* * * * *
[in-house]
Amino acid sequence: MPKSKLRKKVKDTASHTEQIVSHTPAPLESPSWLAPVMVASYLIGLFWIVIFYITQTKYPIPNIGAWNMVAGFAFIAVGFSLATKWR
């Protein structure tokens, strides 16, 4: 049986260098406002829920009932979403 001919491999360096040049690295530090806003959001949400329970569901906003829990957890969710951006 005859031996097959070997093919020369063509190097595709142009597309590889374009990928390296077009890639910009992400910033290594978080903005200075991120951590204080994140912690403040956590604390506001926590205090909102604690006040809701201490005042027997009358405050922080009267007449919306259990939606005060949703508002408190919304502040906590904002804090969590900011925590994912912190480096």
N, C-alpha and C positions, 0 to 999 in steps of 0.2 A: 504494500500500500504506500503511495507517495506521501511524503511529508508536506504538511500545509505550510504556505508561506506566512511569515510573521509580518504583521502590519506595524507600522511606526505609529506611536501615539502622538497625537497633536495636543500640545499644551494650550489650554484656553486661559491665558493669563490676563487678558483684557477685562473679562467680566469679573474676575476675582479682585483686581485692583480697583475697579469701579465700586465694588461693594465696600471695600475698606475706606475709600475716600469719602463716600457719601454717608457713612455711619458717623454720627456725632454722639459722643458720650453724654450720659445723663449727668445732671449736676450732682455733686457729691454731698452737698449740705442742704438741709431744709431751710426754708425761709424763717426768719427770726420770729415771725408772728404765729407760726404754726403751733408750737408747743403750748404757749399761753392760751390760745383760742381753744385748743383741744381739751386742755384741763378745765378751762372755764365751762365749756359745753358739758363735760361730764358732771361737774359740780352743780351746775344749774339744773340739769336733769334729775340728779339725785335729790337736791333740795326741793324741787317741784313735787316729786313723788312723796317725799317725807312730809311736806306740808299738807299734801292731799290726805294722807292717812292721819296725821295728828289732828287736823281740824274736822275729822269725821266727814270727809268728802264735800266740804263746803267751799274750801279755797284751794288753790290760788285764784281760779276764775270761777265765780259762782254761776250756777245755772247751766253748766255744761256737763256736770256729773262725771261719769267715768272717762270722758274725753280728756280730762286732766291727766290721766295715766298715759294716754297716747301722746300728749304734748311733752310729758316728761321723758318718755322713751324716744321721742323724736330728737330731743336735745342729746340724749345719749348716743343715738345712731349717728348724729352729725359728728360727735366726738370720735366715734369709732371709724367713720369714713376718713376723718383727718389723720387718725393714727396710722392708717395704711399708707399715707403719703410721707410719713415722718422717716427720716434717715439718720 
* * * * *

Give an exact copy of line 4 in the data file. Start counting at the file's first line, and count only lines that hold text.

N, C-alpha and C positions, 0 to 999 in steps of 0.2 A: 504494500500500500504506500503511495507517495506521501511524503511529508508536506504538511500545509505550510504556505508561506506566512511569515510573521509580518504583521502590519506595524507600522511606526505609529506611536501615539502622538497625537497633536495636543500640545499644551494650550489650554484656553486661559491665558493669563490676563487678558483684557477685562473679562467680566469679573474676575476675582479682585483686581485692583480697583475697579469701579465700586465694588461693594465696600471695600475698606475706606475709600475716600469719602463716600457719601454717608457713612455711619458717623454720627456725632454722639459722643458720650453724654450720659445723663449727668445732671449736676450732682455733686457729691454731698452737698449740705442742704438741709431744709431751710426754708425761709424763717426768719427770726420770729415771725408772728404765729407760726404754726403751733408750737408747743403750748404757749399761753392760751390760745383760742381753744385748743383741744381739751386742755384741763378745765378751762372755764365751762365749756359745753358739758363735760361730764358732771361737774359740780352743780351746775344749774339744773340739769336733769334729775340728779339725785335729790337736791333740795326741793324741787317741784313735787316729786313723788312723796317725799317725807312730809311736806306740808299738807299734801292731799290726805294722807292717812292721819296725821295728828289732828287736823281740824274736822275729822269725821266727814270727809268728802264735800266740804263746803267751799274750801279755797284751794288753790290760788285764784281760779276764775270761777265765780259762782254761776250756777245755772247751766253748766255744761256737763256736770256729773262725771261719769267715768272717762270722758274725753280728756280730762286732766291727766290721766295715766298715759294716754297716747301722746300728749304734748311733752310729758316728761321723758318718755322713751324716744321721742323724736330728737330731743336735745342729746340724749345719749348716743343715738345712731349717728348724729352729725359728728360727735366726738370720735366715734369709732371709724367713720369714713376718713376723718383727718389723720387718725393714727396710722392708717395704711399708707399715707403719703410721707410719713415722718422717716427720716434717715439718720 